The QPR Verdict: A Bridge too far for self-destructive Rangers?
Hughes admits the Rs need a favour from Tottenham as humiliation at Chelsea leaves them deep in relegation trouble
In QPR’s season of self-destruction, humiliation at Chelsea on Sunday was at least in keeping with the common theme.
At Craven Cottage in October, Andy Johnson’s early goal for Fulham paved the way to a 6-0 defeat for Rangers. That day it was Johnson who tormented their visitors with a hat-trick.
At home to Manchester United two months later, Wayne Rooney scored in less than a minute and the champions strolled to the most comfortable of 2-0 wins.
To Sunday, at Stamford Bridge, where after conceding to Daniel Sturridge inside 50 seconds, QPR again fell to a shattering defeat which leaves their fate now largely in the hands of others. This time their tormentor-in-chief was Fernando Torres.
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And despite his assertions that Rangers will recover to win, and win they must, against Stoke City this weekend, to rescue a season that looks more likely than ever to end in relegation, Mark Hughes revealed his true fear that this result was one disaster too far.
“Hopefully a number of results will go for us, and the damage might not be critical,” he said.
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In other words, by the manager’s own admission, QPR’s hopes of clinging on to their Premier League existence now rest in the hands of the teams around them.
The grim reality is that if Bolton Wanderers win their game in hand against Spurs at the Reebok Stadium on Wednesday evening, they will move above Hughes’s side into 17th.
QPR have surrendered the initiiative, and must hope that either Bolton, Wigan or Aston Villa can slip up.
For that, Hughes must shoulder some of the blame. Rangers have not won a single away game under his guidance, taking one point from a possible 24.
That record, the worst in the league, has undermined a remarkable transformation at their own ground, and is the main reason why home wins over Spurs, Arsenal and Liverpool have not lifted them clear of the bottom three.
The overwhelming feeling is that Rangers should not be where they are. The damage is almost all self-inflicted. Sunday’s game would not have carried such significance had QPR not lost at home to the likes of Norwich City and relegated Wolves, or at Bolton Wanderers and West Brom. Self-inflicted damage.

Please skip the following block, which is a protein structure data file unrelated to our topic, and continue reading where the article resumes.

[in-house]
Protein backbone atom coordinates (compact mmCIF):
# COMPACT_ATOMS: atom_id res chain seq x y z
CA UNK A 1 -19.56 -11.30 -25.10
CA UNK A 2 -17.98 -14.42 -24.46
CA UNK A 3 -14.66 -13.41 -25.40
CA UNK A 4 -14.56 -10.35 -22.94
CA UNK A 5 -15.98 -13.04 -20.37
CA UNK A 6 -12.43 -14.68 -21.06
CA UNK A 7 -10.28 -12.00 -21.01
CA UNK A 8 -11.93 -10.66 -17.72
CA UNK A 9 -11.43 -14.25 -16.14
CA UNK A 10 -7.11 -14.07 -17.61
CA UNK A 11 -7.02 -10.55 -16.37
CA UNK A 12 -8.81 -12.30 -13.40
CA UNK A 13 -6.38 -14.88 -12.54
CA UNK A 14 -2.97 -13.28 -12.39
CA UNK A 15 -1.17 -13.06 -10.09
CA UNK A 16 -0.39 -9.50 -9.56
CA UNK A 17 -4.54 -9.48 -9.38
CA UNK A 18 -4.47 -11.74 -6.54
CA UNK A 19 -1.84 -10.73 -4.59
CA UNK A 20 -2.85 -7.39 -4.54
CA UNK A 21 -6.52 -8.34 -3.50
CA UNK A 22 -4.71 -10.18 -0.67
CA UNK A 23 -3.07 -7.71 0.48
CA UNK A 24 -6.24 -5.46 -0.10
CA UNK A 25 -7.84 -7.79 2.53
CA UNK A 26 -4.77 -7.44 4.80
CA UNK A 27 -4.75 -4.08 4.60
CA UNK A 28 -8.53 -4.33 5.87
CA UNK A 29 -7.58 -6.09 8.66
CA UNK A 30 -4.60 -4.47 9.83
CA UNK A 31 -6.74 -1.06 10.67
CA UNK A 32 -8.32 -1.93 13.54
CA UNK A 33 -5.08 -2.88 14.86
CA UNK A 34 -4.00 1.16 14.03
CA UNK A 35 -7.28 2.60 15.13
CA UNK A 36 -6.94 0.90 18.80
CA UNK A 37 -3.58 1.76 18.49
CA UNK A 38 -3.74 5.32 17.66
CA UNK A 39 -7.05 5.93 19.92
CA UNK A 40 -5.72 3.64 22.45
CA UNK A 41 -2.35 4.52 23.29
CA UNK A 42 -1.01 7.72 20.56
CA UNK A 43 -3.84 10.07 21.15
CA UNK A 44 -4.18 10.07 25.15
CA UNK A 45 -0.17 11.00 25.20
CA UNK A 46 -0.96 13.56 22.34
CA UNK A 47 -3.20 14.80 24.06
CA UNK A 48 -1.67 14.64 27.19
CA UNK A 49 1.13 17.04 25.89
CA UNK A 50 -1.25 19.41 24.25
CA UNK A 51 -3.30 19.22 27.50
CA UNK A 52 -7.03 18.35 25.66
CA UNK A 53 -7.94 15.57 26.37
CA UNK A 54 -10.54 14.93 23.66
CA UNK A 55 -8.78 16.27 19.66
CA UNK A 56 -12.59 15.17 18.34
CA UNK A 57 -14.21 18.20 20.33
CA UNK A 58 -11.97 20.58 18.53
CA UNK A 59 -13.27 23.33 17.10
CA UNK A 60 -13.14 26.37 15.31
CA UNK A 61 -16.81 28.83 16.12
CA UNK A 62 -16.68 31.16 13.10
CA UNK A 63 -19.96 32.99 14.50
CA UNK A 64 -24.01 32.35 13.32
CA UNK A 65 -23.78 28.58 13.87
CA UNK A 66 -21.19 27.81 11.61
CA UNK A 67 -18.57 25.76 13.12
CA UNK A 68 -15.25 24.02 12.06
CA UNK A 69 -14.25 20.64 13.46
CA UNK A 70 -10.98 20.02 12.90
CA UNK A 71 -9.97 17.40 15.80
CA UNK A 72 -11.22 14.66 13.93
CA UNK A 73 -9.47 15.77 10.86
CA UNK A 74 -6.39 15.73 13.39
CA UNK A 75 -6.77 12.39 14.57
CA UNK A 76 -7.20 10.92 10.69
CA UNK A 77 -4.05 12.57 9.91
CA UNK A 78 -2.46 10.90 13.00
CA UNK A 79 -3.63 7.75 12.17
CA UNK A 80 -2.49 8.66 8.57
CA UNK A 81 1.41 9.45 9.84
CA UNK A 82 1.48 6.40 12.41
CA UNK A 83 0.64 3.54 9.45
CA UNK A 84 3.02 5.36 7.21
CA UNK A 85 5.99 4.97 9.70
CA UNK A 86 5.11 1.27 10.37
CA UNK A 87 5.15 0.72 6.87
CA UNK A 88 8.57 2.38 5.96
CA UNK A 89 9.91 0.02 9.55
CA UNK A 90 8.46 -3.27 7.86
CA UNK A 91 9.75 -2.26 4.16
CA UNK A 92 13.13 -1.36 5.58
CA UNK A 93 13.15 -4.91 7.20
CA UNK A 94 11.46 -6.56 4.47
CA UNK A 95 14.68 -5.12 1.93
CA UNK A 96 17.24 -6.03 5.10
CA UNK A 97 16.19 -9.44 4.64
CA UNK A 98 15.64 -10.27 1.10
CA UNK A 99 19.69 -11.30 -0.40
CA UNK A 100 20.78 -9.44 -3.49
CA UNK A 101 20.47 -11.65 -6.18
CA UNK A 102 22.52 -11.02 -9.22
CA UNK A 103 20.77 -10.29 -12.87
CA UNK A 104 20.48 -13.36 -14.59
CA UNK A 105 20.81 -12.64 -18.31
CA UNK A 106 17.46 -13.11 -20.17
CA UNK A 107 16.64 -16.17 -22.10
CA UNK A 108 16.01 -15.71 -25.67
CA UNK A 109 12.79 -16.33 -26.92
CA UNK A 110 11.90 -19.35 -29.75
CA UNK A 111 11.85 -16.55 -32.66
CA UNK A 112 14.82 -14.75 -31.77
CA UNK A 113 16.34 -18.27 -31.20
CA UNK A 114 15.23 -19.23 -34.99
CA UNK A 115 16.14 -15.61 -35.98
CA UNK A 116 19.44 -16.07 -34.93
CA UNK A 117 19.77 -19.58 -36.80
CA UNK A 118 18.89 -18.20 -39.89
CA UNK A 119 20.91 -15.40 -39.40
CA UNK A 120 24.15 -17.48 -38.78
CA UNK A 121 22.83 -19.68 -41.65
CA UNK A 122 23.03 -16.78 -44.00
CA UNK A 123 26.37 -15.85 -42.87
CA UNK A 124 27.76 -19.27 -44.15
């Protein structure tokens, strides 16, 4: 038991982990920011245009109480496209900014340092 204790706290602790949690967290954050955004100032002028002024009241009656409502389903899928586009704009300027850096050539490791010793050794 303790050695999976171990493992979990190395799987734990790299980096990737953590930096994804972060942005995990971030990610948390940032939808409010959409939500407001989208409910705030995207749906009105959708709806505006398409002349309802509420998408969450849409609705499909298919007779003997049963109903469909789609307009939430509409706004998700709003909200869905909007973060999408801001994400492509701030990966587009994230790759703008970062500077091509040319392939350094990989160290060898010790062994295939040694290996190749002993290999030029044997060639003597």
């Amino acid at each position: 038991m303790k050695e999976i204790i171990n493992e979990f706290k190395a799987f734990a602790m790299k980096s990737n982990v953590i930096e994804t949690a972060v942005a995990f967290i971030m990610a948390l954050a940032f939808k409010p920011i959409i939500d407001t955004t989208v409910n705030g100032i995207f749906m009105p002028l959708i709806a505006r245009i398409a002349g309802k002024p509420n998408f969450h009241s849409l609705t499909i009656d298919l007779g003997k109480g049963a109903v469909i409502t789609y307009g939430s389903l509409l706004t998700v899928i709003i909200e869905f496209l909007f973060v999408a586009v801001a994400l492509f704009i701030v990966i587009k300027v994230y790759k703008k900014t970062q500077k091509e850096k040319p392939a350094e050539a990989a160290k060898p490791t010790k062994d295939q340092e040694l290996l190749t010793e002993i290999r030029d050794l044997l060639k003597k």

Disciplinary problems once again thwarted their cause. The absence of Adel Taarabt, serving a one-match ban for his red card against Spurs, forced Hughes to employ Djibril Cisse out of position on the left. The Frenchman was largely ineffective. Again, self-inflicted damage.
Hughes blamed naivety, and of a problem with his players’ ‘mentality’. Certainly, none of QPR’s defenders emerged from the sodden Stamford Bridge pitch with credibility, torn asunder by a born-again Fernando Torres, who could probably not believe his luck as he revelled in the space afforded to him by Anton Ferdinand and Clint Hill.
Nedum Onuoha’s attempted clearing header straight at Paddy Kenny for Torres’s second would have been laughable were it not for its grave consequences. More self-inflicted damage.
To concede a hat-trick to an opponent of Torres’s quality is hardly an embarrassment, but as so often this season QPR gave their opponents a giant helping hand.
And it was the absence of fight, of the spirit which would be expected from a team fighting for its life, which was most alarming.
On the same weekend that Wigan eased their own troubles by hammering Champions League-chasing Newcastle United, Bolton earned a point at Sunderland and even Wolves showed the character to come back from 4-1 down to drag a 4-4 draw out of Swansea, QPR appeared ready to accept their fate.
Until Sunday, QPR looked to be on an upward curve with Hughes in charge. This result, however, suggests that there is still much work to be done, regardless of where they finish.
One could draw parallels between Hughes and his opposite number Roberto Di Matteo. Both managers were appointed midway through the season, and the affable Italian has seen his side lose just once in 16 games since he was appointed in March.
Di Matteo’s managerial CV may be significantly shorter than Hughes’s: two years at West Bromwich Albion and one at MK Dons. But sometimes the personable touch outweighs experience.
Hughes remains confident his side will stay up. But in this most frustrating of seasons, who would back against QPR shooting themselves in the foot once again?
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